This Week Is Your Last Chance Until 2025 To See Venus At Its Brightest

If you’re wondering what the bright white “star” in the east is in the predawn sky this week then wonder no more—it’s Venus in its new apparition as the “Morning Star.”

This Tuesday, Sept. 19 the second planet from the sun will appear to us on Earth to be the brightest it ever gets while in the constellation Cancer, the crab. Already the brightest object in the night sky after the moon, Venus will this week reach almost its maximum magnitude, shining at -4.43. Jupiter is the only other planet that gets anywhere near as bright.

It won’t appear this bright to us again until February 2025, according to EarthSky, when it will be visible in the west after sunset.

Why Venus Is At Its ‘Greatest Brilliance’ This Week

Just like the moon, Venus has phases. “As Venus orbits the sun at a closer distance than the Earth, we can peer inward towards our star and see the planet showing crescent phases,” said Tom Kerss, astronomer and author of Observing our Solar System: A beginner’s guide, in an email.

Right now we’re looking more at Venus’ night side than its day side, just as we do when the moon is a crescent. “Venus is closest to us when it’s an extremely fine crescent, but it appears brighter when the crescent is a bit wider, even though it’s farther from us,” said Kerss. “There’s a trade off between apparent size and distance that results in Venus reaching its maximum apparent brilliance when its phase is around 30% illuminated from our perspective.”

Orbit Of Venus Explained

Venus will reach that threshold on Wednesday. “Whether it’s following the sun or leading it, Venus appears at its brightest about one month before or after its conjunction with the sun—that is the time when it overtakes us in its smaller orbit,” said Kerss. Venus takes 225 days to orbit the sun, so as well as orbiting the sun faster than Earth it always appears relatively close to the sun.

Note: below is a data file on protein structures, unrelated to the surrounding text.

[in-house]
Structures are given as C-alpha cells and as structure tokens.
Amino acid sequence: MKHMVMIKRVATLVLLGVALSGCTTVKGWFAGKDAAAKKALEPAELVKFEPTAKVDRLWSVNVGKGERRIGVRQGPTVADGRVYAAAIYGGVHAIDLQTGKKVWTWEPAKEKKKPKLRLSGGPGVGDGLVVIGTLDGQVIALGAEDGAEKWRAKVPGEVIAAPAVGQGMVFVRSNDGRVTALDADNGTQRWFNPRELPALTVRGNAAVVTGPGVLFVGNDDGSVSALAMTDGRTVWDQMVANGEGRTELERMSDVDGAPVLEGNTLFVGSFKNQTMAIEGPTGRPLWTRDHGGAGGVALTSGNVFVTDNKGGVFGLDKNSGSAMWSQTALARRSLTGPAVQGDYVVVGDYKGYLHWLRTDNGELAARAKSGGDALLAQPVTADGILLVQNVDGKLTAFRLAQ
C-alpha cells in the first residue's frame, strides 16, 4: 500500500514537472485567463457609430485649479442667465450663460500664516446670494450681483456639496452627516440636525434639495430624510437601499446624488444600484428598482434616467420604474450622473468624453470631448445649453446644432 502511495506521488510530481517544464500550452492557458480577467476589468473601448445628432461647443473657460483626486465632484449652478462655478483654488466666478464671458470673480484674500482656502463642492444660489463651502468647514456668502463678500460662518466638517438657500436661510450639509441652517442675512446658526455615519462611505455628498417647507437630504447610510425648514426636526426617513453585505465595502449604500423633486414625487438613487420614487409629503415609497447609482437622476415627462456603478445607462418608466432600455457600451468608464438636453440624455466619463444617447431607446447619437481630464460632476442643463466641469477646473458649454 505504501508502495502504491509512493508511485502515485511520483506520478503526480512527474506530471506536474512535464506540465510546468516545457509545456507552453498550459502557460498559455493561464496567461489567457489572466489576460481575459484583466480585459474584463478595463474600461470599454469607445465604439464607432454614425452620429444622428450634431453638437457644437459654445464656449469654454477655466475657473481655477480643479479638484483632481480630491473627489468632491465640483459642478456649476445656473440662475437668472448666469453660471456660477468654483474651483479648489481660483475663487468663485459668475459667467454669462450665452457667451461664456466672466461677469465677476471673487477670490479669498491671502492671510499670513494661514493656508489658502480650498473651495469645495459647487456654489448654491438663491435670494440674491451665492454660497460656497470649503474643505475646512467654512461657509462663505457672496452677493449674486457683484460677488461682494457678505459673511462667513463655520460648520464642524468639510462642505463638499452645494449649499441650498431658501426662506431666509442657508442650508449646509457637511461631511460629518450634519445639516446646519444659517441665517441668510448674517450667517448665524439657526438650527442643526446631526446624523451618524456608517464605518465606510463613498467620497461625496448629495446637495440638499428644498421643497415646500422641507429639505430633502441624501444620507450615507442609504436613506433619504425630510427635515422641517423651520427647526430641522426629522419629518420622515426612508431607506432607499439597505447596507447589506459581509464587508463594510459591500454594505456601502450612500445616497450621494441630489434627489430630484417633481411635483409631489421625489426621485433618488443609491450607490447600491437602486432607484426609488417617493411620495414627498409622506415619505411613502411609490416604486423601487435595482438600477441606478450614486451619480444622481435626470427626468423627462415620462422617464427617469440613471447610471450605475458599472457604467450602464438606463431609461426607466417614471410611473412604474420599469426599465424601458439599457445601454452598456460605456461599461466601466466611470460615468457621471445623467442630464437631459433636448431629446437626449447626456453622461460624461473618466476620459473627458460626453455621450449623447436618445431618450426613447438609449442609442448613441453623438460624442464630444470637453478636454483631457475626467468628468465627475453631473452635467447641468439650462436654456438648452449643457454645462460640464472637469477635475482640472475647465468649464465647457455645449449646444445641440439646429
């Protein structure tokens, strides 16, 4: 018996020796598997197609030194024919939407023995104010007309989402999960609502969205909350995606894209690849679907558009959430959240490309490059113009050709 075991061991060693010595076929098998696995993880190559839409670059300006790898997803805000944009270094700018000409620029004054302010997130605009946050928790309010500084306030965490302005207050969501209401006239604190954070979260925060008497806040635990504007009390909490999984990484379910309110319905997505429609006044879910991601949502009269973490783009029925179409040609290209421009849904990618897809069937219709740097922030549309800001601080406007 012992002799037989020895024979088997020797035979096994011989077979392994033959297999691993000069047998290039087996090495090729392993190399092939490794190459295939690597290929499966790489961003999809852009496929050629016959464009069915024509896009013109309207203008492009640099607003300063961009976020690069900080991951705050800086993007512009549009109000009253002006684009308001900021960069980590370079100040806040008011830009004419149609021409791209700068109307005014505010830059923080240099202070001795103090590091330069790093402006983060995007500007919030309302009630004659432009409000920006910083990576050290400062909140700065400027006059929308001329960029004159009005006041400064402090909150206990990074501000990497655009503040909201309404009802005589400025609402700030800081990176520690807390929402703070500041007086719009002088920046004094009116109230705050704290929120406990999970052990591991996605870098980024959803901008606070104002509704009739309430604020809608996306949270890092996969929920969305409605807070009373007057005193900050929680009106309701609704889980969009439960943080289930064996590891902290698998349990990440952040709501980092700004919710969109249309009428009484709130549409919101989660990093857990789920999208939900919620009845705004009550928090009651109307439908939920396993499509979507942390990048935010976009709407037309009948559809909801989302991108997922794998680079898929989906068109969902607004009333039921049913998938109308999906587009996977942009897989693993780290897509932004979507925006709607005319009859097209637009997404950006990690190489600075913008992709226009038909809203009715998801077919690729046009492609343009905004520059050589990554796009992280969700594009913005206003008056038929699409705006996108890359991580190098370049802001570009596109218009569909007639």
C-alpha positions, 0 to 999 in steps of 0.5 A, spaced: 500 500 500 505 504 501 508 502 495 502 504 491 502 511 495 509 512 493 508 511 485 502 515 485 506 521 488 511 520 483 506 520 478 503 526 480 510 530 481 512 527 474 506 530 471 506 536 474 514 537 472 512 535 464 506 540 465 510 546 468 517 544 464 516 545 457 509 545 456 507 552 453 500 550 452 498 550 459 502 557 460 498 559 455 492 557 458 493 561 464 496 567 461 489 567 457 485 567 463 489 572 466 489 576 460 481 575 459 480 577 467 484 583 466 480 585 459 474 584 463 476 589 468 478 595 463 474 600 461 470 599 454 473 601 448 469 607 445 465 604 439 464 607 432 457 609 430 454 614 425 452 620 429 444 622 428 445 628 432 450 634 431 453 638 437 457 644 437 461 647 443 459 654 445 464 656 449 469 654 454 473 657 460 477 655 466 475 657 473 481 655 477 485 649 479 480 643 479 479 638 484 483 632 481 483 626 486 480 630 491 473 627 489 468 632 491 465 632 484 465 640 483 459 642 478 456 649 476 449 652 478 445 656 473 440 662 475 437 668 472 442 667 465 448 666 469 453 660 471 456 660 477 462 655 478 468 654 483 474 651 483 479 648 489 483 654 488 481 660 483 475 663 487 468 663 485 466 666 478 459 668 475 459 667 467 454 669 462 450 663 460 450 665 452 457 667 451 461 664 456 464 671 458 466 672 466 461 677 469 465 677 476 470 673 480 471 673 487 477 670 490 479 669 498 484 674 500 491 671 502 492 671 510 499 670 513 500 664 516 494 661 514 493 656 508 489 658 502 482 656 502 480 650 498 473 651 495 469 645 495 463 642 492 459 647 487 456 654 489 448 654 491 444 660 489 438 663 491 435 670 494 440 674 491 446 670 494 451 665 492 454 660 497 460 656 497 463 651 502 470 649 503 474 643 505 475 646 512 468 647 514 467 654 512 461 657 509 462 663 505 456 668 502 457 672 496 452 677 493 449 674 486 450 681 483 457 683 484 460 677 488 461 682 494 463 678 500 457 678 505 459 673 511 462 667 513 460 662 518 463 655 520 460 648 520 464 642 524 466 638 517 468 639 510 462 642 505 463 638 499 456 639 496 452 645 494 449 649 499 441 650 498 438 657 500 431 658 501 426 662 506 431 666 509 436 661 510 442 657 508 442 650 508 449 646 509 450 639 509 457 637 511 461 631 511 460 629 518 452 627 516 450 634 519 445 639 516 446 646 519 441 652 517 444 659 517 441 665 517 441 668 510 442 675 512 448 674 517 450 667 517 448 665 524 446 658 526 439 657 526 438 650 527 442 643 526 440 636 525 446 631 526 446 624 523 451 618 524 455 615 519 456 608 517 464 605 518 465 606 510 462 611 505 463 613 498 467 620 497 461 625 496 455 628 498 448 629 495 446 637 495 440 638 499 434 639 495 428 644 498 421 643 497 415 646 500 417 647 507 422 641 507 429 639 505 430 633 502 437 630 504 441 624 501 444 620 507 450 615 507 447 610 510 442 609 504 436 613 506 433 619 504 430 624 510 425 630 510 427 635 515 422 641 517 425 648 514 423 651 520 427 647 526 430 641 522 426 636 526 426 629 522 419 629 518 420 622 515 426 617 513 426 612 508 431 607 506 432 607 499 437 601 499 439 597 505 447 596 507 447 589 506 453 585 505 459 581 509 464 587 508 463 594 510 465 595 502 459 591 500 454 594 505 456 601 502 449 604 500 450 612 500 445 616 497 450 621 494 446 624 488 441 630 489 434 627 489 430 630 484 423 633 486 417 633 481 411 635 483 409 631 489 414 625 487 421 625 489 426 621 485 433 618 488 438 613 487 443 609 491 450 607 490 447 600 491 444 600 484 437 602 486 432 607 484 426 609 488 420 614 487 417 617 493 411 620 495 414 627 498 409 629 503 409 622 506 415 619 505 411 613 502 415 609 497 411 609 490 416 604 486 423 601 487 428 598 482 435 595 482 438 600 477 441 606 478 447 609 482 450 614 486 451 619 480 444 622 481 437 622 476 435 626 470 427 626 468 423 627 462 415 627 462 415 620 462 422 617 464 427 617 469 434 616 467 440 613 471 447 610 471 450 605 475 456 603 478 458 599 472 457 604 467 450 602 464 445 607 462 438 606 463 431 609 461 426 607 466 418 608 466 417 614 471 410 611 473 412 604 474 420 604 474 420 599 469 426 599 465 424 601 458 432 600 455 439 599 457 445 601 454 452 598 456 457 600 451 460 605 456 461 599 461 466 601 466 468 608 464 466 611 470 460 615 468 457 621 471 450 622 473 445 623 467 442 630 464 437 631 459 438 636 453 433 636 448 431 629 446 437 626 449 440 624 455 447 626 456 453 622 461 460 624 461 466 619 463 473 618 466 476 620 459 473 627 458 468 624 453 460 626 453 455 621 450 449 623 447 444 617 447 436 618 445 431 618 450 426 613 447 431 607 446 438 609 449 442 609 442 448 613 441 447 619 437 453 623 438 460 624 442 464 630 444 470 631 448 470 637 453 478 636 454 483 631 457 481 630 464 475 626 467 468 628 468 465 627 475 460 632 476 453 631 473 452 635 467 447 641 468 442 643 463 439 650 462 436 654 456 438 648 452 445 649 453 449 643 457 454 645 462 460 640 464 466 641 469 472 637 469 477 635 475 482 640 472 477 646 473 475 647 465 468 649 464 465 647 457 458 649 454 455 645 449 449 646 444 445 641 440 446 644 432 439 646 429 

Venus drifted roughly between Earth and the sun on Aug. 13, something astronomers call inferior conjunction. At that point its was entirely backlit by the sun and invisible to us on Earth. The opposite of that is superior conjunction, which will next occur on June 4, 2024. “When Venus is moving around the far side of the sun it shows virtually its full day side to the Earth, but it appears so much smaller to us at this great distance that it doesn’t come near its apparent brightness during the 30% phase,” said Kerss.

Another reason why Venus is so bright is that it’s a cloudy planet. Its global cloud cover—made from sulphuric acid—reflects a lot of sunlight, making it seem brighter than it would otherwise be.

Best Time To See Venus (And Mercury) This Week

The best time to see Venus at its brilliant best this week is between it rising about two hours before sunrise where you are, and sunrise itself. Just look east—you won’t be able to miss it. However, if you look from about an hour before sunrise, you’ll also see tiny Mercury low in the east beneath Venus. Not nearly as bright as Venus, Mercury will fade about 30 minutes before sunrise in the gathering light of dawn.

Mercury will be in the constellation Leo, the lion, with its bright star Regulus shining roughly between the two planets. Later this week Mercury will reach its great elongation east—the farthest it gets from the sun in the morning sky.

Venus has an eight-year cycle, as seen from Earth, in which it orbits the Sun 13 times and makes eight apparitions as either the “Evening Star” or “Morning Star.”

Wishing you clear skies and wide eyes.



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